SysAdvent runs a blog post about Operations (in IT sense of a word), explaining what the department (hopefully it’s a department and not a single guy who doesn’t remember the meaning of the word “sleep”) does, and how the job complexity silently escalates with time.
An operations team, almost by definition, focuses on the steady-state “run” of whatever that team is responsible for … well, operating. This could be an electrical plant, an HR department, or an IT operations team; anything which needs to function day-in and day-out, reliably and without fuss. Those things the rest of us assume “just work”.
But just because we don’t notice doesn’t mean there isn’t anything happening. Much like an iceberg, where 90% of its mass sits below the waterline, nobody outside the team is aware of what the team actually does in order to make sure everything “just works”.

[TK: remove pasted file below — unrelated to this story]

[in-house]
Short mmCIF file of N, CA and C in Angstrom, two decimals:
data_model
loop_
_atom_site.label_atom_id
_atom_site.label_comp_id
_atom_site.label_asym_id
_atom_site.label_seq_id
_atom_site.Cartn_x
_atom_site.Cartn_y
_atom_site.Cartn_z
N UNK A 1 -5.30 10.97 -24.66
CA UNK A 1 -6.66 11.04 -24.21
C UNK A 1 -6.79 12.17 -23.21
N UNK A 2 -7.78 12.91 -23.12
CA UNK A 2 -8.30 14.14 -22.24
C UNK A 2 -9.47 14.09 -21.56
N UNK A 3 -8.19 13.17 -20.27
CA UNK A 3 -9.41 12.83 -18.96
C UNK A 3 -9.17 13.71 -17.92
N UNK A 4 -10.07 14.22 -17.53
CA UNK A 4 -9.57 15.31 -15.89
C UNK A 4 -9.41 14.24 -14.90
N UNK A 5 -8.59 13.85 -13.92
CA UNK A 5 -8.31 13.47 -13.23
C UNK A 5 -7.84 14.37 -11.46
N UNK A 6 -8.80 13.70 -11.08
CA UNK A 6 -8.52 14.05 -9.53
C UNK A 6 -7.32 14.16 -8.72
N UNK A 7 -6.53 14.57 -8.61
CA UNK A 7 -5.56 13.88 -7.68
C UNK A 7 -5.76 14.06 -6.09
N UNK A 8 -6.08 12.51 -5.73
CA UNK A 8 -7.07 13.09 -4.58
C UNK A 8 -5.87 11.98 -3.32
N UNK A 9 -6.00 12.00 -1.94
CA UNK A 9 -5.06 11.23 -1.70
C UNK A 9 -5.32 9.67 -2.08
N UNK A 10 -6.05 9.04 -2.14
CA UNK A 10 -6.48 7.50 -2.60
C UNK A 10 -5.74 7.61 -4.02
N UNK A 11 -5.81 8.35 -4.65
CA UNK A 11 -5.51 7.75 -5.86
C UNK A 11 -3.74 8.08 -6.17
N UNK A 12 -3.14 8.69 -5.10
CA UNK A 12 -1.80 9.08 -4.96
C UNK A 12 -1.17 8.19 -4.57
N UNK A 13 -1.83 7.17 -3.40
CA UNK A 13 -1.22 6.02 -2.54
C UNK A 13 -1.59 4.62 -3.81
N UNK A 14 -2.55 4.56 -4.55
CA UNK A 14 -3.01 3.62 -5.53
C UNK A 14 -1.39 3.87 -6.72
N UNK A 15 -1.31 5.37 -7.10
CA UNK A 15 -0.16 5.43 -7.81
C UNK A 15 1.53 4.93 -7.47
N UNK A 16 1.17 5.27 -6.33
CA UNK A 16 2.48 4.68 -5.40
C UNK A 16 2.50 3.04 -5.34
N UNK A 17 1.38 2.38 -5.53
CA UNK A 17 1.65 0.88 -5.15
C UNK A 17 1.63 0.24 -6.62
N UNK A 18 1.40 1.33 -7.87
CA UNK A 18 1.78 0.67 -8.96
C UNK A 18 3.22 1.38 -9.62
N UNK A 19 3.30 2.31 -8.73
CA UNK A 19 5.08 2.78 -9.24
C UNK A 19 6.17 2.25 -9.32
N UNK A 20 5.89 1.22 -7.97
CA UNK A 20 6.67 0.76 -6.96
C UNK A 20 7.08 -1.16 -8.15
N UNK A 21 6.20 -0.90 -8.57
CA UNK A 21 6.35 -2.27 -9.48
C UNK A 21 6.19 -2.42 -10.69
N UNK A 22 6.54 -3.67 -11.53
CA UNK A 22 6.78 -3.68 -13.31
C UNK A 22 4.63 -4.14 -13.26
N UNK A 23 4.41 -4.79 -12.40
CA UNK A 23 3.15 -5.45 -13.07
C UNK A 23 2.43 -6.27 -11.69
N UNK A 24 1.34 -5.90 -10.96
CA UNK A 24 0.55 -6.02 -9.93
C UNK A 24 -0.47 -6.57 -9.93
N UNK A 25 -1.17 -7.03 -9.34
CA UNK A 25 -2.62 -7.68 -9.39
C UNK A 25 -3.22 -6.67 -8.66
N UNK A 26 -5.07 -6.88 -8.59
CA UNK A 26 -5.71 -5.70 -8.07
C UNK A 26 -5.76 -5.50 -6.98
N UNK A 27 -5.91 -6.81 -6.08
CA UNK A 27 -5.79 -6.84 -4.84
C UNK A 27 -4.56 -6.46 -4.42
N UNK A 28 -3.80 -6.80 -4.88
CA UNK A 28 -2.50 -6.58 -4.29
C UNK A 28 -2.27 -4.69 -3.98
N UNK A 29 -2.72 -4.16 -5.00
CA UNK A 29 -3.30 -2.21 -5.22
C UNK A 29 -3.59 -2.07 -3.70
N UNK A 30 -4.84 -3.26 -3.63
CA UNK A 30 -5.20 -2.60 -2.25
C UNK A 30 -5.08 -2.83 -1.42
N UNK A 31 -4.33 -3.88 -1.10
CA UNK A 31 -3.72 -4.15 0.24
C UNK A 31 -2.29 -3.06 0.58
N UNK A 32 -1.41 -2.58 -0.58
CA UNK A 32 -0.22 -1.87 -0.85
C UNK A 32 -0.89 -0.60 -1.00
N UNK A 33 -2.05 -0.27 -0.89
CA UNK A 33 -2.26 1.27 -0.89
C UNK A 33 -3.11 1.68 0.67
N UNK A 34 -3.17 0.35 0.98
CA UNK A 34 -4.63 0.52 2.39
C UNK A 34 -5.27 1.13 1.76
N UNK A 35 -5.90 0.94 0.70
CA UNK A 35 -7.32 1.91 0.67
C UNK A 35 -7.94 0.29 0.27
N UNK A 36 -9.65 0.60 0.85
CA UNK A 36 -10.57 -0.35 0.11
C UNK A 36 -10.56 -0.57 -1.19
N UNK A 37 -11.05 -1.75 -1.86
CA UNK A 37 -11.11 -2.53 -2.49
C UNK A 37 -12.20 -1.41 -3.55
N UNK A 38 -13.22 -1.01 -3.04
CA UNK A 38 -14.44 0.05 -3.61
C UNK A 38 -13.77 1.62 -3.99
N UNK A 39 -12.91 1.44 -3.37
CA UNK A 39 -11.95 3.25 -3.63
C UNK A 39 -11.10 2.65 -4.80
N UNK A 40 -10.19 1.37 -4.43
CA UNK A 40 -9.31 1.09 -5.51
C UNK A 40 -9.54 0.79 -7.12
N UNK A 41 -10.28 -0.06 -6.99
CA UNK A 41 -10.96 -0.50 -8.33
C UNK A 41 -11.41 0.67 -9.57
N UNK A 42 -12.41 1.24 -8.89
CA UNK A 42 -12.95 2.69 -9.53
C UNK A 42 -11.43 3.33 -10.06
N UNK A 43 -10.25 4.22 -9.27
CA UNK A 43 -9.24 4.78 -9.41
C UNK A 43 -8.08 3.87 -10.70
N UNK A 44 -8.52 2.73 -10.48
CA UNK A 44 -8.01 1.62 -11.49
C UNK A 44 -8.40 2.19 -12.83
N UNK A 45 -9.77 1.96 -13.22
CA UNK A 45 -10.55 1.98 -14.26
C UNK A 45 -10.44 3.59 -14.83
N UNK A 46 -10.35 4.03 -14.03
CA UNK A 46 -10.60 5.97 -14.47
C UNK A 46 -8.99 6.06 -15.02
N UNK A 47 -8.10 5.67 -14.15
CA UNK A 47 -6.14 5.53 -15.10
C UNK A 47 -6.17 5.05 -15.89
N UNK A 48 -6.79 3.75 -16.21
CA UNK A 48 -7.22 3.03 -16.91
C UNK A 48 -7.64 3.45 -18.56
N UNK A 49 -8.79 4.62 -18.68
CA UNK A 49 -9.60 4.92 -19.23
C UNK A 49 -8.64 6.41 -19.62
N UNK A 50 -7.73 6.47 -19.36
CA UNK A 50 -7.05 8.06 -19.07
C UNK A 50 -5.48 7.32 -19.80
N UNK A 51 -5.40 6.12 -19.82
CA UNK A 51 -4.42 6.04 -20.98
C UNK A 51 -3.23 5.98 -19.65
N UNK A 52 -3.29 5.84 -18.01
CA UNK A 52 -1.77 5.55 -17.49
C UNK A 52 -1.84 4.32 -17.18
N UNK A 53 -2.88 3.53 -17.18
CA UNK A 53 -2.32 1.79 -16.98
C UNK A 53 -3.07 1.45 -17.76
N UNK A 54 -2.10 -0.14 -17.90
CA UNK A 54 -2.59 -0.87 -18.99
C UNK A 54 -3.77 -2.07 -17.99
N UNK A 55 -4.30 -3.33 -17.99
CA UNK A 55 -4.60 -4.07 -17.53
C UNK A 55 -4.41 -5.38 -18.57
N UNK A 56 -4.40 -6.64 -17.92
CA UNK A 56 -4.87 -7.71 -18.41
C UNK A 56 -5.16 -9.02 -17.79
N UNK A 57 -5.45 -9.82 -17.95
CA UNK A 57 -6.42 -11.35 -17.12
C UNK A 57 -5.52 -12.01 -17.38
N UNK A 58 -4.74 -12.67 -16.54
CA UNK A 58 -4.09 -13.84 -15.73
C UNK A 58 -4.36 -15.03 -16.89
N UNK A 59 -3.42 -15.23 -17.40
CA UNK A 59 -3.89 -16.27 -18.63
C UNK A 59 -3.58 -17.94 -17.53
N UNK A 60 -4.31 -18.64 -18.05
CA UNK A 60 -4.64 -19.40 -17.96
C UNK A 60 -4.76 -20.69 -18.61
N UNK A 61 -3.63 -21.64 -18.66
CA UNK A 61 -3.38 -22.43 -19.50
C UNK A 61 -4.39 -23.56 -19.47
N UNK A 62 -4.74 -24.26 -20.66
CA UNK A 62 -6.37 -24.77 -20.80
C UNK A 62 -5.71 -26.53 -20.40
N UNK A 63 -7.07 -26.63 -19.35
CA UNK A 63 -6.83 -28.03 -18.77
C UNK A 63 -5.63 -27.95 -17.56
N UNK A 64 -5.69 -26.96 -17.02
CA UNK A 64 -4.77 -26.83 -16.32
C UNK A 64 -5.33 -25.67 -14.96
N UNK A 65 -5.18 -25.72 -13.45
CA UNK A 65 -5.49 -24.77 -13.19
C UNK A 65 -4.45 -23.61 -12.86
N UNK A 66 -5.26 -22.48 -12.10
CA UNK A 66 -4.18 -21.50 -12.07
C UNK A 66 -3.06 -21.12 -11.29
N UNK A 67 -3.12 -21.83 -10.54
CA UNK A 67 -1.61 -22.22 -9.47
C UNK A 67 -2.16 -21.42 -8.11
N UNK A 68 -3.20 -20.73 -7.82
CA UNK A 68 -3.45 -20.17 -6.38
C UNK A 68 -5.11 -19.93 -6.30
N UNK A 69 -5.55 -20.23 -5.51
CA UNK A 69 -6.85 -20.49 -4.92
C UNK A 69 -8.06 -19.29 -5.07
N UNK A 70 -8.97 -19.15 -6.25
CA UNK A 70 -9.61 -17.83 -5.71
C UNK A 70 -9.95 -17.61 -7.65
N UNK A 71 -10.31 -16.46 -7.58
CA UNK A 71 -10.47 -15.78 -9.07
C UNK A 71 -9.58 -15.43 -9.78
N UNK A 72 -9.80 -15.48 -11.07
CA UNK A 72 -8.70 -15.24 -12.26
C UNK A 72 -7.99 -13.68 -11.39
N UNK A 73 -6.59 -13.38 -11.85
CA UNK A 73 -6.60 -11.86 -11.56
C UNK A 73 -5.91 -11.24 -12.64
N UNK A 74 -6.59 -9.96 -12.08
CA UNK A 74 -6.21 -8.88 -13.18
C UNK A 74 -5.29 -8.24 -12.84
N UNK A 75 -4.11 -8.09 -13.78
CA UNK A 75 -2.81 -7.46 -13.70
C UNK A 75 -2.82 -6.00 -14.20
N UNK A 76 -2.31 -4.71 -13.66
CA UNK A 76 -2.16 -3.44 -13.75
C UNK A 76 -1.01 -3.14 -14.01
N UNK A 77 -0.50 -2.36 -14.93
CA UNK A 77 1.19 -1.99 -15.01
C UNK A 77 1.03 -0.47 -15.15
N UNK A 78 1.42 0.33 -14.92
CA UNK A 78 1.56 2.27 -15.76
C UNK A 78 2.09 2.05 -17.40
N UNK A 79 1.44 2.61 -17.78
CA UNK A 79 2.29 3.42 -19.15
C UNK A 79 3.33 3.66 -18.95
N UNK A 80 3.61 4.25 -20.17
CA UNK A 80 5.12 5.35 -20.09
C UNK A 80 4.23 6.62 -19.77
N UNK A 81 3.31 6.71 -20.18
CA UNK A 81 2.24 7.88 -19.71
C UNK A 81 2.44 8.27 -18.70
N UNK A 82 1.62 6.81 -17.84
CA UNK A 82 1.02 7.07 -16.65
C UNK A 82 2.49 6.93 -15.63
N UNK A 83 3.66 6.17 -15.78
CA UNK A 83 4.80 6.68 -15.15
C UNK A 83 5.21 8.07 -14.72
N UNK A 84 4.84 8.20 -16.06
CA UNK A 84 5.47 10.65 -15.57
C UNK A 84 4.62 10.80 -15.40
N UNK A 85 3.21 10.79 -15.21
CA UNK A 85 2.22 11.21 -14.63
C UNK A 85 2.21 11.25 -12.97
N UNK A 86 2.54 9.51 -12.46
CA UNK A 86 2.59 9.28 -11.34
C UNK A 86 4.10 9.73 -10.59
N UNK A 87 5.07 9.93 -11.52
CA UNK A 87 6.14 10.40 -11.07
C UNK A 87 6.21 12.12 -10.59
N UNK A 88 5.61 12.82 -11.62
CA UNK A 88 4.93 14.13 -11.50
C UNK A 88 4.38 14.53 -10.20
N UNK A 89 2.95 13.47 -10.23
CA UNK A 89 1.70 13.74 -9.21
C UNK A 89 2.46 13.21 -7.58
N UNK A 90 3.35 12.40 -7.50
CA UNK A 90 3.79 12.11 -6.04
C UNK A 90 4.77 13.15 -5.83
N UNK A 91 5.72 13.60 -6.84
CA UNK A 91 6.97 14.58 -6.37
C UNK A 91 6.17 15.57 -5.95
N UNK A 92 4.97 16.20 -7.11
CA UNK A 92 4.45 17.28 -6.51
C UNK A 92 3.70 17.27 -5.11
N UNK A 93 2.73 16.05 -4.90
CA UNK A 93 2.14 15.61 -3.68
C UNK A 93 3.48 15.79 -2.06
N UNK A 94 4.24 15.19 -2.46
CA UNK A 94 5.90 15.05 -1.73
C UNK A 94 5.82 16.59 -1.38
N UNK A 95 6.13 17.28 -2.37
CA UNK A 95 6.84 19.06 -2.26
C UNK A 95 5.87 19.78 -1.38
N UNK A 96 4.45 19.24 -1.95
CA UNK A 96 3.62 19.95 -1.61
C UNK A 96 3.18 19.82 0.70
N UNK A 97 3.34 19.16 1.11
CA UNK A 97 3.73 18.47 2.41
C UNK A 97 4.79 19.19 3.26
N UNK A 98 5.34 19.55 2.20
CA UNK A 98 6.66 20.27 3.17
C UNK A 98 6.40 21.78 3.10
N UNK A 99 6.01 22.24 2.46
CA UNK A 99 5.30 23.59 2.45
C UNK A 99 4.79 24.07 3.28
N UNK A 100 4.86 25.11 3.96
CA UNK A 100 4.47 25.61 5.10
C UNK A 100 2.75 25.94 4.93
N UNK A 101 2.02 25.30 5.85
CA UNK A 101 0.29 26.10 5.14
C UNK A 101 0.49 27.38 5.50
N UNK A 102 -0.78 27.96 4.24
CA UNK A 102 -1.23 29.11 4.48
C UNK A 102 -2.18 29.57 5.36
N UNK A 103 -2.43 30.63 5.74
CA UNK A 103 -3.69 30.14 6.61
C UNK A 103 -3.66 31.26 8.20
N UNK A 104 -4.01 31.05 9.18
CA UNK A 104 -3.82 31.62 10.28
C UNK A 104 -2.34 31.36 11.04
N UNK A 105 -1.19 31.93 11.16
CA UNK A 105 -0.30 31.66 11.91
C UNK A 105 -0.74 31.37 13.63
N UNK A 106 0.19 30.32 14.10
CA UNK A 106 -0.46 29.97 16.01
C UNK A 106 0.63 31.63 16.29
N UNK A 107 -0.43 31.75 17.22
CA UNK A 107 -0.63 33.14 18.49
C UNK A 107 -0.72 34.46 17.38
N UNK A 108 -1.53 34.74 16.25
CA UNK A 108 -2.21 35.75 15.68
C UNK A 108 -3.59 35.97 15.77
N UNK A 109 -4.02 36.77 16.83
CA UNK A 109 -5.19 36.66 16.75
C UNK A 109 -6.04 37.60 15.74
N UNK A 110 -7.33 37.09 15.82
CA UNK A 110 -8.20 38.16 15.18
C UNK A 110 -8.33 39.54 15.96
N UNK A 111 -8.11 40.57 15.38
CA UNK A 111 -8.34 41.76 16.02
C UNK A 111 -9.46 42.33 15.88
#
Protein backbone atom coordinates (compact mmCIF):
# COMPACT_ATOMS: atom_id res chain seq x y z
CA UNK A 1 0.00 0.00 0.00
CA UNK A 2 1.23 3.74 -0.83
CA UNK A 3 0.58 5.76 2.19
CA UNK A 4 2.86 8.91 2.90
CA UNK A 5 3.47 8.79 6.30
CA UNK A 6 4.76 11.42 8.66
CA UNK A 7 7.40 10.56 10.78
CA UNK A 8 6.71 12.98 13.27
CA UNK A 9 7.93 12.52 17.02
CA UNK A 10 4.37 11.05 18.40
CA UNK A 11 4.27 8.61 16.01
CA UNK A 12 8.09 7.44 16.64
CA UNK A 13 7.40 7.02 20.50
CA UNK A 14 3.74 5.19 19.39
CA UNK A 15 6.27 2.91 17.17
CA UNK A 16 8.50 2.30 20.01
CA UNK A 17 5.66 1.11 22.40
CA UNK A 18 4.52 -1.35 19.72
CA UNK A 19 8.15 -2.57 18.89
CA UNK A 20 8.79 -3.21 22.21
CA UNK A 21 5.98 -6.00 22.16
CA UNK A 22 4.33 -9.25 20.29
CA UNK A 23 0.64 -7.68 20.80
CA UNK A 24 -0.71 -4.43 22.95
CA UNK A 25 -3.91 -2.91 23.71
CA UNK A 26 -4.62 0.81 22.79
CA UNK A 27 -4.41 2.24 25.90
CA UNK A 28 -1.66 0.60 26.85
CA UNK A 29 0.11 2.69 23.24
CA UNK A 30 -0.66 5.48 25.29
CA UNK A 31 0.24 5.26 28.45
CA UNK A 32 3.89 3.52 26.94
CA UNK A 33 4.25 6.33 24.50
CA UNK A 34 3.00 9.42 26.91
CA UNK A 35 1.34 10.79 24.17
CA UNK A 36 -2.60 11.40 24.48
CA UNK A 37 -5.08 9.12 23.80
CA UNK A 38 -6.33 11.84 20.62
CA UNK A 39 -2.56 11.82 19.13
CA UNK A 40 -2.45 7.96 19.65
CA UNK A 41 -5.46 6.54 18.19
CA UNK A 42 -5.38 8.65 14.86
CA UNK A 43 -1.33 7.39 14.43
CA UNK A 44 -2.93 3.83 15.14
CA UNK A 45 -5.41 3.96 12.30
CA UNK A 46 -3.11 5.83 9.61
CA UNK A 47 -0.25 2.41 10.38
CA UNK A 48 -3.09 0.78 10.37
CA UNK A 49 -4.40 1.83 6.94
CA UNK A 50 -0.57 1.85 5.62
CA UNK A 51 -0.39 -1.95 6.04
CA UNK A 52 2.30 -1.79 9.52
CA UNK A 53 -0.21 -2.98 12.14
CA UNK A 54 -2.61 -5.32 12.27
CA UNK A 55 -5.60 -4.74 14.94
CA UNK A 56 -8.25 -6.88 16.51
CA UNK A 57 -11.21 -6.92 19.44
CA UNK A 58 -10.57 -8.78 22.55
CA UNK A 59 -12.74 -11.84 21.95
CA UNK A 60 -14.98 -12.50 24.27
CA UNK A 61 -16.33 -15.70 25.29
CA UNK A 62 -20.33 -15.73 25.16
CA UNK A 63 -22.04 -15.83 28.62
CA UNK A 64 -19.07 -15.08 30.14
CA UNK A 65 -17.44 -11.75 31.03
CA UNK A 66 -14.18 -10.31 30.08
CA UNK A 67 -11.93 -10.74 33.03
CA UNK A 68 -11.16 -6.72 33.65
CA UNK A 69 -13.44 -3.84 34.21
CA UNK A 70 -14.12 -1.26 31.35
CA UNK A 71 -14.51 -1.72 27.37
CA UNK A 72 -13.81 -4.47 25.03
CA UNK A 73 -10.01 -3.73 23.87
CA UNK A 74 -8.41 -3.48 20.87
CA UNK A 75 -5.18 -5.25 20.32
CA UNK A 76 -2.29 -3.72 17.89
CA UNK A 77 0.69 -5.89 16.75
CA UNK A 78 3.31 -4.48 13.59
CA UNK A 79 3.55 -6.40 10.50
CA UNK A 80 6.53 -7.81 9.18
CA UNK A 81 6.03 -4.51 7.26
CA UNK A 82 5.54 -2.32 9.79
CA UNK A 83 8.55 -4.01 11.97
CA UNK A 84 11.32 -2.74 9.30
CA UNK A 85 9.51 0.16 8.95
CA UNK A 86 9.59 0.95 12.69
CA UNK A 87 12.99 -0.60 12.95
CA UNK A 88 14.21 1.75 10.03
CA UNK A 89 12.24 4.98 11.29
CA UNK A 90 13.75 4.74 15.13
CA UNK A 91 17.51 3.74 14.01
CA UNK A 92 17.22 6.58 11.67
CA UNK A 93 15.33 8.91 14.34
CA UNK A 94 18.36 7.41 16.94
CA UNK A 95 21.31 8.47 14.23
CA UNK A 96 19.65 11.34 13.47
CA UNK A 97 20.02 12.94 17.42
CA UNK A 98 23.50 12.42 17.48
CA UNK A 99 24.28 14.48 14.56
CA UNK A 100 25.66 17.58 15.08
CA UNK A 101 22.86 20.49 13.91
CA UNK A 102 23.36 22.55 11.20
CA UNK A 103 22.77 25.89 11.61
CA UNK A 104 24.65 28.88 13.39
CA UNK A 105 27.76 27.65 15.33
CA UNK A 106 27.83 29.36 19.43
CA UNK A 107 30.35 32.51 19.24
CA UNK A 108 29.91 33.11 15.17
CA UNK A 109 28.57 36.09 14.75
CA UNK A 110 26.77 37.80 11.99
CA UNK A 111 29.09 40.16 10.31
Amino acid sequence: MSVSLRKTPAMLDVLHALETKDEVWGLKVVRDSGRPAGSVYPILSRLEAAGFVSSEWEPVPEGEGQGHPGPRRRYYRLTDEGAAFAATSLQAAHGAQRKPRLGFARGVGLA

Anybody who’s been involved in Operations, at some point goes through this bit:
We can see how Oscar’s responsibilities grew over just two years. At first, it was just 6–8 laptops, office wifi, and a third-party office solution. Then it’s a cobbled-together server. Then development environments. Within a year, it’s 20 laptops, two application environments in the cloud, monitoring, alerting, and backups. After another 12 months, it’s a dozen third-party services, 40 laptops, 2 team members, offboarding processes, and monthly security audits.
Over beers one evening, Oscar makes the comment to a teammate that even he didn’t understand just how profoundly the company depended on the operations team; how much impact his work had on everyone else’s ability to do their jobs.
This blog post actually goes well with the one I am planning to write shortly about software features being like babies. Stay tuned.